So, from Part 1 of this article, we now know that Macau is set to continue bringing fortune to both Las Vegas Sands (LVS -2.07%) and Wynn Resorts (WYNN -1.67%). Wynn has some of the region's highest-rated properties, while Sands is making a mint on mass-market gambling. As gambling laws ease in Japan, Sands may be the first to the trough with a proven history of bringing local tourism to new heights in fresh Asian markets. Still, there's more to consider when looking at these two businesses. Let's check in on U.S. operations and examine valuation to determine which casino holds the best odds.
In Vegas, Las Vegas Sands reigns as king of the Strip. As mentioned in Part 1, the company has more rooms and gambling activities than Wynn Resorts, and generates more money. The Venetian is arguably the most recognized property on the Strip and constantly proves that a volume shop works when it comes to Vegas-style gambling and resorts.
Wynn has beautiful hotels, too, and its namesake founder is easily the most respected name in gaming. With a market cap that is one-third of Las Vegas Sands', Wynn is a smaller company, but with just as large, if not larger, ambitions. Wynn is also a more efficient machine.
During a recent investor conference call, Steve Wynn pointed out that despite Sands' size, Wynn was able to achieve sales that were 80% of its competition's. It's an impressive fact, given that Sands operates three times as many rooms and has 250% more machines.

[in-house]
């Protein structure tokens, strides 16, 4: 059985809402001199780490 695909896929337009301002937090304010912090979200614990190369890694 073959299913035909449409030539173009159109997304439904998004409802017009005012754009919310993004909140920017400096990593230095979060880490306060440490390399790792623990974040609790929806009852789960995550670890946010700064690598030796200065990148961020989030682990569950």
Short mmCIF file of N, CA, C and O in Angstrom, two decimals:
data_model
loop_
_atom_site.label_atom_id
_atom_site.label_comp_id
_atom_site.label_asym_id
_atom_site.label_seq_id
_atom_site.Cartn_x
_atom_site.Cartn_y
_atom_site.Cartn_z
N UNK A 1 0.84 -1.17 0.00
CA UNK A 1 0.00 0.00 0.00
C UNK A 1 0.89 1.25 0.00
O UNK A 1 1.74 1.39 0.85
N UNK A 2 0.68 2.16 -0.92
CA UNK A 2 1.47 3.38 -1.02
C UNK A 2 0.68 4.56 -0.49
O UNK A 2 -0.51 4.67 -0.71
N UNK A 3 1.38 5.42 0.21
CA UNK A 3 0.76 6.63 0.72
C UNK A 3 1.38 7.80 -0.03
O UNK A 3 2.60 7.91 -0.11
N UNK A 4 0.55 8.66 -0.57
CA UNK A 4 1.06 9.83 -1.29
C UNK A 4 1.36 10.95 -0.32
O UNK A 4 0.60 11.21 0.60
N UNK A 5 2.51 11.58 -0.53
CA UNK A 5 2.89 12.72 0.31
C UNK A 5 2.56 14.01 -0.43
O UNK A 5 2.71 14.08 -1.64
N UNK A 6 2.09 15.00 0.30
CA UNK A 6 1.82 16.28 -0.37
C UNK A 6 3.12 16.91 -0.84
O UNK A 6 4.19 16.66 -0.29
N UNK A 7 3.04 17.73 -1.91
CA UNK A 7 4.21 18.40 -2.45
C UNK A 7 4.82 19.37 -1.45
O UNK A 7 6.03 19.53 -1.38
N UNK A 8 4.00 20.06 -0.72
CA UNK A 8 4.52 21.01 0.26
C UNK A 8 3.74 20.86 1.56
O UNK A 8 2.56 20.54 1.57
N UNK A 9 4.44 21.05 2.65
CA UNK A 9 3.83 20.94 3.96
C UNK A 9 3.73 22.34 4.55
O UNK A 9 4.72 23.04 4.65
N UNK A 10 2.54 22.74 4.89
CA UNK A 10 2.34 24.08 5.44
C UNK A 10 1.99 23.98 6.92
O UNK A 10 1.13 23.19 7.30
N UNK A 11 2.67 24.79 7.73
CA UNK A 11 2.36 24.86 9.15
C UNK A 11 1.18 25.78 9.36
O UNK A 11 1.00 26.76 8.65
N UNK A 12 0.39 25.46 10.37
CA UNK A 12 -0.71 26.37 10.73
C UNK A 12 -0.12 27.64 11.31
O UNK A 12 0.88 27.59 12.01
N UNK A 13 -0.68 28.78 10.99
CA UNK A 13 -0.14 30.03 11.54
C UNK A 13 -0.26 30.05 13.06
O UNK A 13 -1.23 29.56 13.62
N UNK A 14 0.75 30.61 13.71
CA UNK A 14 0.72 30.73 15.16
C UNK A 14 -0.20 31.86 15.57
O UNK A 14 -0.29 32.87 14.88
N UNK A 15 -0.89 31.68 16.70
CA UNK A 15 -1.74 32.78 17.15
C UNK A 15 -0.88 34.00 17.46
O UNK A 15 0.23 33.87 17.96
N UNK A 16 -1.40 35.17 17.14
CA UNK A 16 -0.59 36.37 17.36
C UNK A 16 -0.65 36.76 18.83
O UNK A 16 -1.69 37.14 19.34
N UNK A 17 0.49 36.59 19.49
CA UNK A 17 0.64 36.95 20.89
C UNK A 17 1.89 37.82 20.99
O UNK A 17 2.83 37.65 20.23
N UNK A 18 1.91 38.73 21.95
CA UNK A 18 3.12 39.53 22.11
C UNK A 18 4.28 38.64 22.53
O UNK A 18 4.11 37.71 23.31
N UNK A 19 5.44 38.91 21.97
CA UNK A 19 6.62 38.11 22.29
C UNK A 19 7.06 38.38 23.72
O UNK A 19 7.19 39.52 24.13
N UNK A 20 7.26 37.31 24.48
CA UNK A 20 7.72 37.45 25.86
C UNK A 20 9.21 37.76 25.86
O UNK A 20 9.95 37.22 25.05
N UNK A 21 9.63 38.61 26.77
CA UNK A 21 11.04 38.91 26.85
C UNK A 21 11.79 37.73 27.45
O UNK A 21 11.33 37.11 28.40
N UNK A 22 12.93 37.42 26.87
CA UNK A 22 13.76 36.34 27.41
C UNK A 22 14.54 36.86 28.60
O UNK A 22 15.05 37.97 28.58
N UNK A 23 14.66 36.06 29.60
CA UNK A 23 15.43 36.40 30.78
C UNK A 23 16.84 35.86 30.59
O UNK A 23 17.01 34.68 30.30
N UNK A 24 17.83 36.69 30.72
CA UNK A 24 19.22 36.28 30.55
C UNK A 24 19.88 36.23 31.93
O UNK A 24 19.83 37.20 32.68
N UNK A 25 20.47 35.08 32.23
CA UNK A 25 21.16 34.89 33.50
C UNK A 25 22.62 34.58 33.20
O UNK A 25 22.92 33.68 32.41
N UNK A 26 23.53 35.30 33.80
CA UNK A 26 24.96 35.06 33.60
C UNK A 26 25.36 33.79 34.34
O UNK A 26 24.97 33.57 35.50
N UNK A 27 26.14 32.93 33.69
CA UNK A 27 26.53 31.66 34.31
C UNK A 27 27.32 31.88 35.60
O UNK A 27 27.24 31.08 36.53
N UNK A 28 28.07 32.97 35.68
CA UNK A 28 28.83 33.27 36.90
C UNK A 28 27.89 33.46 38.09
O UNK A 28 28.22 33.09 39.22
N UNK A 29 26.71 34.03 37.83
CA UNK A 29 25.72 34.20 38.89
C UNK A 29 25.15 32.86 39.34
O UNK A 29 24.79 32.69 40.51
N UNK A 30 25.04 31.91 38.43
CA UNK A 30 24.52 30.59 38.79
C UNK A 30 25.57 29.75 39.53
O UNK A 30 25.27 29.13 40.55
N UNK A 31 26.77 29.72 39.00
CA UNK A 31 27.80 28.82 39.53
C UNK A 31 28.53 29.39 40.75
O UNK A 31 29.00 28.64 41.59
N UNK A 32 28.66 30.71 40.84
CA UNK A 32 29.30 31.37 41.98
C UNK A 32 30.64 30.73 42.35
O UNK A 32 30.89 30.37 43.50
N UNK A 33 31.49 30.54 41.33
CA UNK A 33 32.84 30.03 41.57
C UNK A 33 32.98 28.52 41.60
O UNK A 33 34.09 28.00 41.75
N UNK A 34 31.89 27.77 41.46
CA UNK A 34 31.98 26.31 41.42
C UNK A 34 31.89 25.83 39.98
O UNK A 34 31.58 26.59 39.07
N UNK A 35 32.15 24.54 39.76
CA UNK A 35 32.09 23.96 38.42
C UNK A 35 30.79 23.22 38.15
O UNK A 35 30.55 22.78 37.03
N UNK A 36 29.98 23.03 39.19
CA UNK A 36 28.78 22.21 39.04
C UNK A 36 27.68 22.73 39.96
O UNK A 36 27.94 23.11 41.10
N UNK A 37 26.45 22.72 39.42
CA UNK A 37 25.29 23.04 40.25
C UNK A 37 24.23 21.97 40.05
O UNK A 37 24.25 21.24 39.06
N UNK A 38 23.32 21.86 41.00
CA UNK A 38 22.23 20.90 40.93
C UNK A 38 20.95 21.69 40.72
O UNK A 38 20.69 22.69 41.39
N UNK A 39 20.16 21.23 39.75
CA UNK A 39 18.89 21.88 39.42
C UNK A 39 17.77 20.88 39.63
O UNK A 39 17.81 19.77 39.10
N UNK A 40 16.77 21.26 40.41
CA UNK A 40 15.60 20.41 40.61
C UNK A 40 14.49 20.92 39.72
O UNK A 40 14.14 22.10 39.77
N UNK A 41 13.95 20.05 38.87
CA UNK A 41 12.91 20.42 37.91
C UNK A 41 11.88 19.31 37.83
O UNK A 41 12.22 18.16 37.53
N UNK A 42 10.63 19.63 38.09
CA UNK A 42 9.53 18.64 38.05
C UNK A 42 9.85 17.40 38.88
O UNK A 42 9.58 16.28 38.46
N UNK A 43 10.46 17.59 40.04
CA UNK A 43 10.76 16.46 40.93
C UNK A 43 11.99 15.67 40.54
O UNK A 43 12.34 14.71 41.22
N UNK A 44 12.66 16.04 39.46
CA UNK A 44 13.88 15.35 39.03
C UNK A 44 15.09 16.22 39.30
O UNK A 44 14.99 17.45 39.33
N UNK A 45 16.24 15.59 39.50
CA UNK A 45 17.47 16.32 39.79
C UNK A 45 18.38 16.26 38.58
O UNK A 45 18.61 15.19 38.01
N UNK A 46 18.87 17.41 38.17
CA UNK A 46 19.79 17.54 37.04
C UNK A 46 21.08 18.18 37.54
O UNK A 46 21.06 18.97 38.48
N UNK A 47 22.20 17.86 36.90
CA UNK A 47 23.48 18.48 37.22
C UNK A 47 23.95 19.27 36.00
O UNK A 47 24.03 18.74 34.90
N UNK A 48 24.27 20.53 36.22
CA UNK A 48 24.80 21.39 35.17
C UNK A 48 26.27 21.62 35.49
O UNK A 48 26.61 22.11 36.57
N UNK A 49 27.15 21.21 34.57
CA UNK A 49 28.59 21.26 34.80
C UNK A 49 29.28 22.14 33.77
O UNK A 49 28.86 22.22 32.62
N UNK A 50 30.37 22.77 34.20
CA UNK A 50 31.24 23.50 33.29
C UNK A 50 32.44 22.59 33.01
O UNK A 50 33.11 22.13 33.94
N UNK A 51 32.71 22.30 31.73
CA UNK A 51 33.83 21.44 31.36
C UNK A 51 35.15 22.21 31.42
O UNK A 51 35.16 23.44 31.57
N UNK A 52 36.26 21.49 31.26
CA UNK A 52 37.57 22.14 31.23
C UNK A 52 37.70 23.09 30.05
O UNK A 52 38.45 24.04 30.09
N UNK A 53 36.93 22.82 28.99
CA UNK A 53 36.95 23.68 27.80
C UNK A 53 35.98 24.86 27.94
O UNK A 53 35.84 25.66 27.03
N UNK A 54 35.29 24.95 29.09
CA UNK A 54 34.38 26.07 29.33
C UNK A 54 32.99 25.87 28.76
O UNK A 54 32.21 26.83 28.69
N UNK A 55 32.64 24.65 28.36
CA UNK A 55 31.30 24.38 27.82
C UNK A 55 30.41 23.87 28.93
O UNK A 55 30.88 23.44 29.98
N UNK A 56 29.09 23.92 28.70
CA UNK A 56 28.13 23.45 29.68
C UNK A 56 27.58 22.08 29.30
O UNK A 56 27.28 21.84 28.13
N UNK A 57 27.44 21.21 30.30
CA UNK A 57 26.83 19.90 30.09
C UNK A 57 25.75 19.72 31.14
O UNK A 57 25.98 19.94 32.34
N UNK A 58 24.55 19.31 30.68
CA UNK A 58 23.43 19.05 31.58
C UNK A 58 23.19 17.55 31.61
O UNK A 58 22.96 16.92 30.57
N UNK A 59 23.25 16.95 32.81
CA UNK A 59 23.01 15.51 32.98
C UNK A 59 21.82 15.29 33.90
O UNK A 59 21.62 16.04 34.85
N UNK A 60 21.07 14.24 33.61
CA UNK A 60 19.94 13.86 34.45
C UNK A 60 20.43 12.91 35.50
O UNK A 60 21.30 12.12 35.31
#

At the end of the day...
A brief look at valuation shows two similar companies enjoying similar market-darling status. Las Vegas Sands offers investors a much lower forward earnings multiple -- 17.2 times versus Wynn's more than 23 times.
EV/EBITDA tells a different story and highlights Wynn's' incredible cash flow yield. The company trades at around 13 times trailing EBITDA, while Las Vegas Sands is just over 15 times.
Neither stock is a bargain, but both offer plenty of growth in the future -- likely justifying their premium prices. So this one comes down to a matter of taste, really.
Las Vegas Sands is the industry giant. It's a well-oiled juggernaut of gaming that will without doubt benefit from the Asian gaming industry's growth. It knows how to enter a market and immediately become a fixture. The company has financing out the wazoo and will in all likelihood continue its cash-printing ways.
Wynn Resorts is a smaller but meticulous play. Its properties are among the world's finest -- from its suites to its pits. Wynn attracts a more discerning customer. While it won't benefit as quickly from Asia's mass-market gambling growth (management did address the situation last year by promoting more aggressively), the company has solid footing as a top-tier resort business. It may not make first landfall in the frontier gambling markets, but investors can be sure that it will find a way into each one.
Based on management and an unbeatable formula for cash flow, Wynn Resorts is the pick today. Steve Wynn may not always be at the helm of the company (nor will Sands' Adelson), but for now he continues to be a visionary for the industry and a tastemaker in what it means to operate a five-star resort. His company is the Palme d'Or of gaming companies. Investors who appreciate taste over volume should keep this in mind when deciding which casino is the best bet.